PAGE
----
Oxford Studies vol. XIV contains five free-standing articles (on Plato, Aristotle and the Stoics), an exchange between Job van Eck and Christopher Rowe about a key passage in the Phaedo, and three lengthy review articles: Michael Wedin on David Bostock's Aristotle: Metaphysics Z and ; Gail Fine on R.J. Hankinson's The Sceptics ; and Anne Sheppard on John Dillon's Alcinous. Only the briefest sketch of the volume is possible.
Up to now scholars have not approached E[pictetus] as author, stylist, educator, and thinker, according to the eminent scholar of Stoicism Tony L[ong]. The aim of this book is to fill precisely this gap. L wants "to provide an accessible guide to reading E, both as a remarkable historical figure and as a thinker whose recipe for a free and satisfying life can engage our modern selves, in spite of our cultural distance from him" (2). This goal is met admirably. (...) Not only does L succeed in presenting E on his own terms, but in the.. (shrink)
This work is the latest contribution to the Clarendon Later Ancient Philosophers series edited by Jonathan Barnes and A. A. Long. As with the earlier volumes (John Dillon's Alcinous, The Handbook of Platonism , R. J. Hankinson's Galen, On the Therapeutic Method Books I and II, Richard Bett's Sextus Empiricus, Against the Ethicists , and D. L. Blank's Sextus Empiricus, Against the Grammarians ), D(obbin) provides an introduction, an English translation, and a critical commentary predominantly focused on the philosophical content (...) of the text of an author from the period ranging from the first century BC to the fifth century AD. A bibliography of a dozen earlier editions of E(pictetus), a painstaking bibliography of secondary literature, an index nominum, a generous index locorum, and a brief subject index are also included. Overall this edition maintains the high standards characteristic of the CLAP series. (shrink)
This volume is a collection of fifteen essays (seven on epistemology, eight on ethics), all but one of which are articles previously published between 1974 and 1994. The one new essay, "Methods of sophistry", is the opening chapter. Chapter Two, "KRITH/RION TH=S A)LHQEI/AS," and Chapter Six, "On the difference between the Pyrrhonists and the Academics", were originally published in German, and are translated into English in this volume.
Don't Stoics notoriously reject emotion altogether? Isn't it precisely their utter lack of feeling, flat affect, and freakish insensibility which make Stoics seem so inhuman and unattractive? In this excellent book Margaret Graver deftly demonstrates that attentive study of the Stoics' theory of emotion squashes such misconceptions. Graver follows her earlier work on Cicero on emotions with a lucidly written (though at times less than maximally engaging), compellingly argued, and carefully researched investigation which should remain an indispensable resource for study (...) of the Stoics on emotions for years to come. As it is pitched for readers well versed in ancient Greek literature with a fair degree of philosophical training, scholars and graduate students in Classical philosophy will benefit the most from this work. It contains an introduction, nine chapters, an appendix on the status of confidence in Stoic classifications, endnotes, a good bibliography, an index locorum, and a general index. In what follows I will summarize each of its main parts and raise a couple of points to consider. (shrink)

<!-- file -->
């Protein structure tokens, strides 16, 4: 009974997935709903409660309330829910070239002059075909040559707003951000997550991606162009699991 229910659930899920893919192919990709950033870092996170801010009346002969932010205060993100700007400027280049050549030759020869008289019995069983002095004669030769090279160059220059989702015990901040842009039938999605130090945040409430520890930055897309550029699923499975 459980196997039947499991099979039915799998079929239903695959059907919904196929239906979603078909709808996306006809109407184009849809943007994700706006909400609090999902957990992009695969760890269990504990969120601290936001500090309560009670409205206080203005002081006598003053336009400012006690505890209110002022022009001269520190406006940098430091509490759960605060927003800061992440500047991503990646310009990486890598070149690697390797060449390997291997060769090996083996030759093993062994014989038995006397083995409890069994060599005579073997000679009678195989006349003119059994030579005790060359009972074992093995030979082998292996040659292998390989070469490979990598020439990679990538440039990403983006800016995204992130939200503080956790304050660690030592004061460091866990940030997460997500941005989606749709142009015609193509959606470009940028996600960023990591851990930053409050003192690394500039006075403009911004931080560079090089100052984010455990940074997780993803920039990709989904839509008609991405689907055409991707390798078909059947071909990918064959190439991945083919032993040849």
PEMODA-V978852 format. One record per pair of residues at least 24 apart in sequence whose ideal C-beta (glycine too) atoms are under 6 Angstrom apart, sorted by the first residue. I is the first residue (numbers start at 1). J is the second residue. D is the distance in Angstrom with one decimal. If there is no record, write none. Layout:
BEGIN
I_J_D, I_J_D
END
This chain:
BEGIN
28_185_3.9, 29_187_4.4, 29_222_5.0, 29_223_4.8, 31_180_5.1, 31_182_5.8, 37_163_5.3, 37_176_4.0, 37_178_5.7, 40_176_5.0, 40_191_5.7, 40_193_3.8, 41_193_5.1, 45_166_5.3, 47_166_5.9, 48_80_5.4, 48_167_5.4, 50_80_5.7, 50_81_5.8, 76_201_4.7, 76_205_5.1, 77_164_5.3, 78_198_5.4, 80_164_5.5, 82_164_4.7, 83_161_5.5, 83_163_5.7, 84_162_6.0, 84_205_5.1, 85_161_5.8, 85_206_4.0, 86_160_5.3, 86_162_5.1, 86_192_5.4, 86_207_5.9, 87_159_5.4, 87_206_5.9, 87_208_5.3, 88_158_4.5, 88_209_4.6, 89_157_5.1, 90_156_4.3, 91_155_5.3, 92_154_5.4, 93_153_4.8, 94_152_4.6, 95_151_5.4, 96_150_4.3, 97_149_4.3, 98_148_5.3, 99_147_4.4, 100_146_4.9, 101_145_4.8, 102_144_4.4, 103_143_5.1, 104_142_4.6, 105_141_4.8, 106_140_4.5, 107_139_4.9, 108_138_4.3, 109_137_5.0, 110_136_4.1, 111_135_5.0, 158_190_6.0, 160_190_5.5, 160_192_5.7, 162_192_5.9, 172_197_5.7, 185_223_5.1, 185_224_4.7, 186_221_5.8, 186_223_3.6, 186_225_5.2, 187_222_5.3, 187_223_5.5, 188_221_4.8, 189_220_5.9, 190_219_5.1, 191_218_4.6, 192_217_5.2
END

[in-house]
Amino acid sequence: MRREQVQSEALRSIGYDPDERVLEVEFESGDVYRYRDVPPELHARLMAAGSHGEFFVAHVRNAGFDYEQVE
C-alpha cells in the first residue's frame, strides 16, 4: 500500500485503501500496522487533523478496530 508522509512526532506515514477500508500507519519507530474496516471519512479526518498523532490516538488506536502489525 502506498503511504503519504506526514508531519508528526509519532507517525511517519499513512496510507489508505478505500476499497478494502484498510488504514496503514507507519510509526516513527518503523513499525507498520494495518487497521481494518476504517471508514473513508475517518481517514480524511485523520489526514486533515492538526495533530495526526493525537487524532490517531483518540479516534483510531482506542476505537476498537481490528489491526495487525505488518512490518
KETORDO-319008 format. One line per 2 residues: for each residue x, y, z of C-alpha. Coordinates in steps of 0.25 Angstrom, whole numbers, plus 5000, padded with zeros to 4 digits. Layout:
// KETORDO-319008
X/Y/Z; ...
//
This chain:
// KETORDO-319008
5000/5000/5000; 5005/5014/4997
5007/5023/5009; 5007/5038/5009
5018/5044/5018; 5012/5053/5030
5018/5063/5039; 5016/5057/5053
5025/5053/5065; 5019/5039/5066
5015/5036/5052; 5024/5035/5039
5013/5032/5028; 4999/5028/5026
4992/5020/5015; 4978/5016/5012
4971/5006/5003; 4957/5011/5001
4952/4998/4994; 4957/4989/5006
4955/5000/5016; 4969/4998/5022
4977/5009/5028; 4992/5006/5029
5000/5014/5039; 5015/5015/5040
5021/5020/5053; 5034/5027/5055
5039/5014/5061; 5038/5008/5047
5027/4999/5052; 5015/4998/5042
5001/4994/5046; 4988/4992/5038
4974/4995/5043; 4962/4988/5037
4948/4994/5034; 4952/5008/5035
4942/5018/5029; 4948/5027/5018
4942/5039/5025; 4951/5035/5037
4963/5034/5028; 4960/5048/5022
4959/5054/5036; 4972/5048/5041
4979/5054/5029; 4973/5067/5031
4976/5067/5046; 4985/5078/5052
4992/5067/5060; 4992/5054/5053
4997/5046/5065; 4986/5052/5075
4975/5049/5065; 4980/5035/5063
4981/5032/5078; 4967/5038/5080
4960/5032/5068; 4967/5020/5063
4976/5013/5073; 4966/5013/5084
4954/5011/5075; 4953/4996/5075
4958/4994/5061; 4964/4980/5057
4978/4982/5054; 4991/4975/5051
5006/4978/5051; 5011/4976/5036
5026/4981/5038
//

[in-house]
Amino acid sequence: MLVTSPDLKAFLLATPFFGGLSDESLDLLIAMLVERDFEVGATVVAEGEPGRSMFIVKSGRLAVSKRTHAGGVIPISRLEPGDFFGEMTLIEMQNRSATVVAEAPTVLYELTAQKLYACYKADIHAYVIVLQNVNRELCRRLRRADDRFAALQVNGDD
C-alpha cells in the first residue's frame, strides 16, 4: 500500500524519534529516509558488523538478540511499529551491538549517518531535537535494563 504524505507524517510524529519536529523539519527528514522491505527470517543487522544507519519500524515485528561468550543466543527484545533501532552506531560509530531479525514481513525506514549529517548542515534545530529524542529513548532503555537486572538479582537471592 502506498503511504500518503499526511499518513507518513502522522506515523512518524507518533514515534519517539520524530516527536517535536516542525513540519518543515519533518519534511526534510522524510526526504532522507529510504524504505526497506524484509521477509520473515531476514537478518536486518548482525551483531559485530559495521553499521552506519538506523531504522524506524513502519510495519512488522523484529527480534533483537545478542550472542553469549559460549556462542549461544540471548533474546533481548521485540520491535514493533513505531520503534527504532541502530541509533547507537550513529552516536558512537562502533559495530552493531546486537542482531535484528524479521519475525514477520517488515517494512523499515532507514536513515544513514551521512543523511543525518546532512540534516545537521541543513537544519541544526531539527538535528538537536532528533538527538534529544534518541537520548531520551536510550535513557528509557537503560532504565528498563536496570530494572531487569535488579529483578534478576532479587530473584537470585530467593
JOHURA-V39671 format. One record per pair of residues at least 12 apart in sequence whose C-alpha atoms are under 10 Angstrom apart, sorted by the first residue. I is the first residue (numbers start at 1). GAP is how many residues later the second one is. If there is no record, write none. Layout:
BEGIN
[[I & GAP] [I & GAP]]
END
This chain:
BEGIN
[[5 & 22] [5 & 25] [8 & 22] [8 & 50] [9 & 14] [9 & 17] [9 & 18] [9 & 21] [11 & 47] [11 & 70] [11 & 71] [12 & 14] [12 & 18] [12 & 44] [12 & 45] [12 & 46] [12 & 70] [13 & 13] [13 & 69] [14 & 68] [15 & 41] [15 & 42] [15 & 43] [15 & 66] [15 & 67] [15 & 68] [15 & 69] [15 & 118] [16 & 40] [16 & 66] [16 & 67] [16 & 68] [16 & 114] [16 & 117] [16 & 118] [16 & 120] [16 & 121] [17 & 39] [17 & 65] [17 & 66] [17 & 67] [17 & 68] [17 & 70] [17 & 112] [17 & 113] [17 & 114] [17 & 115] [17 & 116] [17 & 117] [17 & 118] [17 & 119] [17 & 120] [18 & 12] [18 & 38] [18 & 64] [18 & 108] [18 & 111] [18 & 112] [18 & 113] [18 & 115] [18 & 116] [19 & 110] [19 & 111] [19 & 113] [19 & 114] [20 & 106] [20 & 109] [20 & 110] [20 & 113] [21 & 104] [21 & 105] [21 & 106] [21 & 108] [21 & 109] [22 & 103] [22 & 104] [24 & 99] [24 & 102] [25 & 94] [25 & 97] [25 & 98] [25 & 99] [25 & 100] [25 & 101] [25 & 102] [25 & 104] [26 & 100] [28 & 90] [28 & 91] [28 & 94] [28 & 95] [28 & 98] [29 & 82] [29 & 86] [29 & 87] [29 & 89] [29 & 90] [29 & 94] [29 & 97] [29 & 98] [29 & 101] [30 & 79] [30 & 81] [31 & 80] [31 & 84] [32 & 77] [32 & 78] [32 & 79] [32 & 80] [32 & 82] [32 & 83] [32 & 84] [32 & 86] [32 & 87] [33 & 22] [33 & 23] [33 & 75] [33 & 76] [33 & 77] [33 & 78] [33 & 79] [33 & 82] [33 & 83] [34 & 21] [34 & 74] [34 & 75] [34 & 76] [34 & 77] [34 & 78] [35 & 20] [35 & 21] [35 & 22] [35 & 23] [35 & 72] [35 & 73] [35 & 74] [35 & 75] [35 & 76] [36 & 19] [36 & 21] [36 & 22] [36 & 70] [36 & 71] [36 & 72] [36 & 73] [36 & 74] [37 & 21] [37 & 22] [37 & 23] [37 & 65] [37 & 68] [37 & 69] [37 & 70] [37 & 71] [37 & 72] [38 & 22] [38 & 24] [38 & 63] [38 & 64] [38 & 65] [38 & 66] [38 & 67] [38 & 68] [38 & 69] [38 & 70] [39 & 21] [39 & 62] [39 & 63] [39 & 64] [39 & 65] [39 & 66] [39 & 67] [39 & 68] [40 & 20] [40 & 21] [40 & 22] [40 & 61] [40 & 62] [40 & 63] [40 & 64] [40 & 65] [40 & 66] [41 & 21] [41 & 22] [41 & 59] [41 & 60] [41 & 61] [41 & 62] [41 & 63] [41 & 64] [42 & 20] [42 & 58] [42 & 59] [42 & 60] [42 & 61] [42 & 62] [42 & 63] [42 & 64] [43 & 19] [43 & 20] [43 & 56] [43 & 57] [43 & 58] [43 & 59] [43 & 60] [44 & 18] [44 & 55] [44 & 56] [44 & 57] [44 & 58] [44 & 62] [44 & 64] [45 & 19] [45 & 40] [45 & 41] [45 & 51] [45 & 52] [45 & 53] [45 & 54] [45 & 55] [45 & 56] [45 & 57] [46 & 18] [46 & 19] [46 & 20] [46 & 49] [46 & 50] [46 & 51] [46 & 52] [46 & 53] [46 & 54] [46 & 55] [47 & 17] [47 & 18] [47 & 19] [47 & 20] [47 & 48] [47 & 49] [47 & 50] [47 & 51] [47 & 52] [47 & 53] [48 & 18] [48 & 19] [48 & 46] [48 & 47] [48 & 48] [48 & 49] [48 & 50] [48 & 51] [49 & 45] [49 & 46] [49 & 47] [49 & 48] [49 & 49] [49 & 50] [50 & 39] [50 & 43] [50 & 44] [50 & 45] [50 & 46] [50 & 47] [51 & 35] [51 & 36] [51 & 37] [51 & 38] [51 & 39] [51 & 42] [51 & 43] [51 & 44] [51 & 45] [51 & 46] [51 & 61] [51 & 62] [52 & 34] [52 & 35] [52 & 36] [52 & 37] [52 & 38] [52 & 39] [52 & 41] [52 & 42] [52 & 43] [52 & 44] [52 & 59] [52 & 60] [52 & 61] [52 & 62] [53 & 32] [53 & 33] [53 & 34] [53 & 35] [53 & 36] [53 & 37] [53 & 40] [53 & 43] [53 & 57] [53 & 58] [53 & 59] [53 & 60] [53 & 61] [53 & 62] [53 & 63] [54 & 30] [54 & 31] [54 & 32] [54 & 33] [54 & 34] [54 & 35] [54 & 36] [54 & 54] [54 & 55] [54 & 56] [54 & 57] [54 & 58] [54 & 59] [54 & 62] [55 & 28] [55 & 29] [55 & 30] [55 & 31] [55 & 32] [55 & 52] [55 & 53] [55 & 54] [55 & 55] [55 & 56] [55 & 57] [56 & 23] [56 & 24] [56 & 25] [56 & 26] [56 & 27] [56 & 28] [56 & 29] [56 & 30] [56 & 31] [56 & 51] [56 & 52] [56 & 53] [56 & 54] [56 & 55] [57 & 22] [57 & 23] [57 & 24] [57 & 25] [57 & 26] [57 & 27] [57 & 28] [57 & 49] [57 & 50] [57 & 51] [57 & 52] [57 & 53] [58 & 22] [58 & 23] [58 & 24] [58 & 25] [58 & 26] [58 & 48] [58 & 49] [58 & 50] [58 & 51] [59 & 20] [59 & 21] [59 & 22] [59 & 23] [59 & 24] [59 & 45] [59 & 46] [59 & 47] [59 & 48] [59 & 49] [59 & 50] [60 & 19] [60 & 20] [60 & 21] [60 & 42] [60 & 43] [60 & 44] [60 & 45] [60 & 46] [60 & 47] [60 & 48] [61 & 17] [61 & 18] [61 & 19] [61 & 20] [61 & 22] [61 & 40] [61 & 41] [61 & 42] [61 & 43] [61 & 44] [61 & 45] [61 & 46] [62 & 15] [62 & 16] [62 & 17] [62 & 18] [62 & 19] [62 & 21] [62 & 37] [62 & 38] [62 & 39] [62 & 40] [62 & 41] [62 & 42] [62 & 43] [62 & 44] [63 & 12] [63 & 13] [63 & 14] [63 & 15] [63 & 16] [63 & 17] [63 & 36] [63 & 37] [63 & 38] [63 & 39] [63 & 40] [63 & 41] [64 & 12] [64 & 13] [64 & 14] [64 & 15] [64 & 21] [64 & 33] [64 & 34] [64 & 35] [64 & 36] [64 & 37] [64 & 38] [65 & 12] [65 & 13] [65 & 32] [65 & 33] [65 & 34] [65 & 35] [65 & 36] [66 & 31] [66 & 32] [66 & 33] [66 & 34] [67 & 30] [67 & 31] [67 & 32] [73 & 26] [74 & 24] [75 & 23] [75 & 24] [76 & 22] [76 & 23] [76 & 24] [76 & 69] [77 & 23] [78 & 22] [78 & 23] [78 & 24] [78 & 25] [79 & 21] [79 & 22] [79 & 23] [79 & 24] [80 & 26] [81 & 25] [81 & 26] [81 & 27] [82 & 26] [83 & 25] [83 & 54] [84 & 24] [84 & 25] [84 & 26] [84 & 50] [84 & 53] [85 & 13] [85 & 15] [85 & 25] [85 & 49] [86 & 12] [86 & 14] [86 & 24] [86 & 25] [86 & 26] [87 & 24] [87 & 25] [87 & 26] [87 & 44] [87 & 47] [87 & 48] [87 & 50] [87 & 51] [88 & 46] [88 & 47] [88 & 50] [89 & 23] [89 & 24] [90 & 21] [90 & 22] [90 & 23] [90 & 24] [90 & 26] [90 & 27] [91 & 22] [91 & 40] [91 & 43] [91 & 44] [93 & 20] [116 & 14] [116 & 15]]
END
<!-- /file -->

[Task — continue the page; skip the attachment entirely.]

More than 2,200 years have passed since a group of sober people gathered in a covered colonnade, or stoa, in the marketplace of Athens to discuss the good life – a life of virtue and honor. They became known as Stoics, and their ancient creed is enjoying a renaissance today in, of all things, popular culture.
Kerry Laird, a literature and composition professor who does not have tenure, is in his first year at Temple. He said that, as a student and instructor, he always enjoyed the way professors use their office doors to reveal bits of their personality and to challenge students with cartoons, artwork, and various phrases. So when he started at Temple, he put a cartoon up showing Smokey the Bear, a girl scout and a boy scout and the tag line: “Kids — (...) don’t fuck with God or bears will eat you.” He received a complaint and decided that he understood why the college “might not want the f word” in the hallway, and so he decided to put up something else. (shrink)
Are animals our domestic companions, fellow citizens of the ecosystems we inhabit, mobile meals and resources for us, or some combination thereof? This well chosen collection of essays written by recognized scholars addresses many of the intriguing aspects concerning the controversy over meat consumption. These aspects include not only eating meat, but also hunting animals, breeding, feeding, killing, and shredding them for our use, buying meat, the economics of the meat industry, the understanding of predation and food webs in ecology, (...) and the significance of animals for issues about nutrition, gender, wealth, and cultural autonomy. (shrink)